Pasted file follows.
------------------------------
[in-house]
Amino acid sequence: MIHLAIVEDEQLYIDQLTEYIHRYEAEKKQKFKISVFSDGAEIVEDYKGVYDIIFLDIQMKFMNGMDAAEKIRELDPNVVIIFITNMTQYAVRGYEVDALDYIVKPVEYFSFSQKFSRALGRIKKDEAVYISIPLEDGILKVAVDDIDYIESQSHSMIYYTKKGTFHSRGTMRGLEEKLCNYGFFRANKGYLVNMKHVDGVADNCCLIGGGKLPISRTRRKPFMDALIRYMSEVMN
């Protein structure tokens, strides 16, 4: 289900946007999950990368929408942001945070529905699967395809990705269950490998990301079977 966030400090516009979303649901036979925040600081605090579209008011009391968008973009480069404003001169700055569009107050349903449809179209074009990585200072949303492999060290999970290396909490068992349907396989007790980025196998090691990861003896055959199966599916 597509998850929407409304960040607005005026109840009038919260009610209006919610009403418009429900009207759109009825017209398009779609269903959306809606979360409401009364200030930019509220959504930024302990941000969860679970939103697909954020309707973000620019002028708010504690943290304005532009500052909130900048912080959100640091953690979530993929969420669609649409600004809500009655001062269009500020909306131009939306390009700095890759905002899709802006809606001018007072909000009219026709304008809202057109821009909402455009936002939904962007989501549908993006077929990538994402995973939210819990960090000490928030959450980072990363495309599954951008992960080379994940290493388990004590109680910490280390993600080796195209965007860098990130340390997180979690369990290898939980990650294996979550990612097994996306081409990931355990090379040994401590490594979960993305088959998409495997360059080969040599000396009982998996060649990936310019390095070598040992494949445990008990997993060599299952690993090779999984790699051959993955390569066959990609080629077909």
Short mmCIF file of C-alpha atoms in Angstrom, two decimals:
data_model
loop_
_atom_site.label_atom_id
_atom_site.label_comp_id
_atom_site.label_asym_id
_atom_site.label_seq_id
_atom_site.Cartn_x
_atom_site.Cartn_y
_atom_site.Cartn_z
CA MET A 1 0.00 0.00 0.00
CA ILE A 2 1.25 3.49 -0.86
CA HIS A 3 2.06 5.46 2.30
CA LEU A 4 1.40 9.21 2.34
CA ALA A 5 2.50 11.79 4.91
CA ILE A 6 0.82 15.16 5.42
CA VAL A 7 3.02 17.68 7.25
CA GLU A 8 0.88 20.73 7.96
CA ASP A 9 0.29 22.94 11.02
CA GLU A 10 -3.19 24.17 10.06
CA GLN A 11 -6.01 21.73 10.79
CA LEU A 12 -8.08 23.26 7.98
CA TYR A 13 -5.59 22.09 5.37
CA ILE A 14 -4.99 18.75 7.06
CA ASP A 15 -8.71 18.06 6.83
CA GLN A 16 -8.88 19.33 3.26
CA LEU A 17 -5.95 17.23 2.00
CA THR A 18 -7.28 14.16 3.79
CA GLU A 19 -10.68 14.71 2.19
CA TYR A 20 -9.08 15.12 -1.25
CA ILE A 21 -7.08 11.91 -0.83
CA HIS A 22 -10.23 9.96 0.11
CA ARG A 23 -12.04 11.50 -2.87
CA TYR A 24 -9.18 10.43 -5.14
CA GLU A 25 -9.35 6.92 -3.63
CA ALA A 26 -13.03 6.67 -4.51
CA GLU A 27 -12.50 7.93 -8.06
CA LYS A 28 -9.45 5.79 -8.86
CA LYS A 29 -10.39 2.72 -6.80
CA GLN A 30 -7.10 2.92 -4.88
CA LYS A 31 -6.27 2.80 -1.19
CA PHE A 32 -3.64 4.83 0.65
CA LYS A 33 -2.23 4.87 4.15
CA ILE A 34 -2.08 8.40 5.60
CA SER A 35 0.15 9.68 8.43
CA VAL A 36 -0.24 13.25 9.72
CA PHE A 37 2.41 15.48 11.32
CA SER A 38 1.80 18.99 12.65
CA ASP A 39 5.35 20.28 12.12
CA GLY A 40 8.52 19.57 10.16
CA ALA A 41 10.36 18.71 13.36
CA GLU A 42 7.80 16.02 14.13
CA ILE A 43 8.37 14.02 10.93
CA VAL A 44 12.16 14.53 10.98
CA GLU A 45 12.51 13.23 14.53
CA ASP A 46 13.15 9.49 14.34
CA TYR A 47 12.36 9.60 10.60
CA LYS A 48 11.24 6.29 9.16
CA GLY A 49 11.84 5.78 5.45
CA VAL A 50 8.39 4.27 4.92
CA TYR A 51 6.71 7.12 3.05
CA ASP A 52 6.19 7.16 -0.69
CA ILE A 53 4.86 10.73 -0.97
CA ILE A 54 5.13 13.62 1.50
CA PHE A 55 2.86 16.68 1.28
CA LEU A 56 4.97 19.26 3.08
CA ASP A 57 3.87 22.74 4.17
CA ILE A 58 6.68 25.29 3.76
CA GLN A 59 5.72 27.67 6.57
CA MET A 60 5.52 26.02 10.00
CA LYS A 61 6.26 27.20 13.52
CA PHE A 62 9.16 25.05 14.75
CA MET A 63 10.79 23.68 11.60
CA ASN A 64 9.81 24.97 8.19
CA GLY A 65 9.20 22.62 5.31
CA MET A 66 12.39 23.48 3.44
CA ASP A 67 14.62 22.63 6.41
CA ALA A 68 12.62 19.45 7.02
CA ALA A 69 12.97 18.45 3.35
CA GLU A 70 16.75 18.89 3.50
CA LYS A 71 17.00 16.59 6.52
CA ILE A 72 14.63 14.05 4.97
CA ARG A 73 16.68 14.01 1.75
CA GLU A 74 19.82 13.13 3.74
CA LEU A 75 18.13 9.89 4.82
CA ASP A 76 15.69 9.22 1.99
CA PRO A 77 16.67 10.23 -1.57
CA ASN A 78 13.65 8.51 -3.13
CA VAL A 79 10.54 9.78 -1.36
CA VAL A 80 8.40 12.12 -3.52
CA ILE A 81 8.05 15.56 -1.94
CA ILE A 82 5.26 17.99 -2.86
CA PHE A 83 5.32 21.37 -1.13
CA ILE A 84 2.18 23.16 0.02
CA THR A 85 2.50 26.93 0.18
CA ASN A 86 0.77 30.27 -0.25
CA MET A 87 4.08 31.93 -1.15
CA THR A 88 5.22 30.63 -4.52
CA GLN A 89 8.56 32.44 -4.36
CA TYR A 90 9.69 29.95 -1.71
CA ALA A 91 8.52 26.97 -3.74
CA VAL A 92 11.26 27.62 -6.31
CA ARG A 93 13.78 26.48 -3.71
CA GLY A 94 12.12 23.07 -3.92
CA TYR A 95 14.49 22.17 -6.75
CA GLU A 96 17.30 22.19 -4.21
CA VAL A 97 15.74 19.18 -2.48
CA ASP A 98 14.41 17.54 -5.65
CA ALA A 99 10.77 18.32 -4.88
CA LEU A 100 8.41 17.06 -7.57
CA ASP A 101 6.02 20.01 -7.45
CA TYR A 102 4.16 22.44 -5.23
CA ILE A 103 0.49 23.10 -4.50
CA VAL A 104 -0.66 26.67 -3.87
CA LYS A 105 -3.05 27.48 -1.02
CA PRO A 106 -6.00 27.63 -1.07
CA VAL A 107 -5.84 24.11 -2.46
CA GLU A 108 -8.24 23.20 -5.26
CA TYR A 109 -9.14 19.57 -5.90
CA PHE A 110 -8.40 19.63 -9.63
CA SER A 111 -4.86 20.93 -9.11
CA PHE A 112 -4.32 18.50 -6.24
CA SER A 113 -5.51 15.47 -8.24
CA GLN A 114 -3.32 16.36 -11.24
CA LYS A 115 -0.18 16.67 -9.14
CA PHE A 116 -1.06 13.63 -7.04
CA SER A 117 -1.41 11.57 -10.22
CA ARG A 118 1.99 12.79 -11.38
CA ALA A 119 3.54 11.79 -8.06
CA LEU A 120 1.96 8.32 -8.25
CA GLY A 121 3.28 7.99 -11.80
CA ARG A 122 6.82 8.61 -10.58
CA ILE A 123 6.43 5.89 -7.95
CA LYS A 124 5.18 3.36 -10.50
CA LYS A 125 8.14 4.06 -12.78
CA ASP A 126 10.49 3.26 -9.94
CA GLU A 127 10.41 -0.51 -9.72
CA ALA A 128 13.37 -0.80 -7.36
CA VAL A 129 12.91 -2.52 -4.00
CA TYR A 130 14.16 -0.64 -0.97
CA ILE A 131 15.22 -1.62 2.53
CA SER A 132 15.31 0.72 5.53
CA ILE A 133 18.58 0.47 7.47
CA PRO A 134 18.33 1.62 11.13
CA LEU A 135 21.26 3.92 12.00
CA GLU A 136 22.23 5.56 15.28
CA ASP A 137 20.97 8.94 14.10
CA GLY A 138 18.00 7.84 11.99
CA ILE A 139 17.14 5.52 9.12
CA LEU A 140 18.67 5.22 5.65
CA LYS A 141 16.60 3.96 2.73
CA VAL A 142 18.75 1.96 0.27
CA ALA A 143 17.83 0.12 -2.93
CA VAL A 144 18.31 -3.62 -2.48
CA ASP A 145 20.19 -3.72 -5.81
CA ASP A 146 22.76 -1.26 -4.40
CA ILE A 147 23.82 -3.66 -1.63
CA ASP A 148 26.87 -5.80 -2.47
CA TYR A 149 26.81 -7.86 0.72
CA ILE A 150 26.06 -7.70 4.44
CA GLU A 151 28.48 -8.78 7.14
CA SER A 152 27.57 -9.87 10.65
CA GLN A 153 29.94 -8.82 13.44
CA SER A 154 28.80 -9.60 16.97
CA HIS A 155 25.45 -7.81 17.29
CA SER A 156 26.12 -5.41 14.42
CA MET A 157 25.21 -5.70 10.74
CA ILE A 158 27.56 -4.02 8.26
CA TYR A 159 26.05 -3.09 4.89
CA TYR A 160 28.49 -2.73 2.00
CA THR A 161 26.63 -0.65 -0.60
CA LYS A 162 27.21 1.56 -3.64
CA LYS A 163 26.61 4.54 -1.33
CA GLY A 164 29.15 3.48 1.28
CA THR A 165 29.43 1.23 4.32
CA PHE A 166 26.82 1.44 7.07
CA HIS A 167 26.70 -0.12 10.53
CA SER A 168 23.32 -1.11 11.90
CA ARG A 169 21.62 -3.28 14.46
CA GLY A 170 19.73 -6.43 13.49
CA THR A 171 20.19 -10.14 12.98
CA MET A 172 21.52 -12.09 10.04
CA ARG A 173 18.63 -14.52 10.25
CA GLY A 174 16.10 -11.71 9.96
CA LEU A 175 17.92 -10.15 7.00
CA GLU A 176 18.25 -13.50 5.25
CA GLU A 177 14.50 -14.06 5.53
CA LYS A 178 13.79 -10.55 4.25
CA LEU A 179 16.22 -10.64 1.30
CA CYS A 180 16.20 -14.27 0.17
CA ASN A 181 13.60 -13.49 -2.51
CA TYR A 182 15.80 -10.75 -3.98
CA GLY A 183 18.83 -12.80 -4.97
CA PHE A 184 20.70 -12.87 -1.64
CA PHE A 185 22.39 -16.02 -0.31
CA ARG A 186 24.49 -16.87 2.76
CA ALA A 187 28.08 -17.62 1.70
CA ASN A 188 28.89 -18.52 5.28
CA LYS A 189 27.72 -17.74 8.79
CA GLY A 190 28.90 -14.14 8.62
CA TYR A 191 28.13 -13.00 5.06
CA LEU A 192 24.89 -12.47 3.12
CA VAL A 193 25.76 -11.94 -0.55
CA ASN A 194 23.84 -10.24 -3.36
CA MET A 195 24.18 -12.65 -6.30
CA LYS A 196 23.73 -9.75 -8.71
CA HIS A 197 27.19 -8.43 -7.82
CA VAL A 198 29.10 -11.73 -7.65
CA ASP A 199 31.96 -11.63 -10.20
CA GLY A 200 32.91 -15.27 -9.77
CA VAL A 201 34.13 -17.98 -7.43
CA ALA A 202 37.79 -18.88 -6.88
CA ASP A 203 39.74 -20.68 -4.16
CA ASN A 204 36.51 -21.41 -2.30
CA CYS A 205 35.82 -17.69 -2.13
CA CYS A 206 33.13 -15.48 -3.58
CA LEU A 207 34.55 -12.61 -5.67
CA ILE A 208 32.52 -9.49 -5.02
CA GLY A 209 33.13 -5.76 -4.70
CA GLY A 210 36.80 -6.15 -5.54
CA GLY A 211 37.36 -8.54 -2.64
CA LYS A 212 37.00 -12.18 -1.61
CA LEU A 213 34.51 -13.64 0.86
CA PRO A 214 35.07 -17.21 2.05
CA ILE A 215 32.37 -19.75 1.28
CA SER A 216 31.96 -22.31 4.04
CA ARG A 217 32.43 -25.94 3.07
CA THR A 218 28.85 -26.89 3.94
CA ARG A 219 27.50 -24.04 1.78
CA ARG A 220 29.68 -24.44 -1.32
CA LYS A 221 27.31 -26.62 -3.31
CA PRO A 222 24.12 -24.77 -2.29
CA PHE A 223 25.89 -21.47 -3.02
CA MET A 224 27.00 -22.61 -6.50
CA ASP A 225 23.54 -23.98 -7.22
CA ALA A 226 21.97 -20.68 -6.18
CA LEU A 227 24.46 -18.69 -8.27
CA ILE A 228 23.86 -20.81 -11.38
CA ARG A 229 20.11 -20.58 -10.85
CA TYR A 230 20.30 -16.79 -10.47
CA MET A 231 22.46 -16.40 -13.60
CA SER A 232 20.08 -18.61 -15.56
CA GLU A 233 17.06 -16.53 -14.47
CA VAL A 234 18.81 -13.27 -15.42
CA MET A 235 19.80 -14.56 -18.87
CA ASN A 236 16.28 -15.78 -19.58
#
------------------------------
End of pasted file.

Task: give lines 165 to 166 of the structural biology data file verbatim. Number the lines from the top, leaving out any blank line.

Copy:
CA SER A 152 27.57 -9.87 10.65
CA GLN A 153 29.94 -8.82 13.44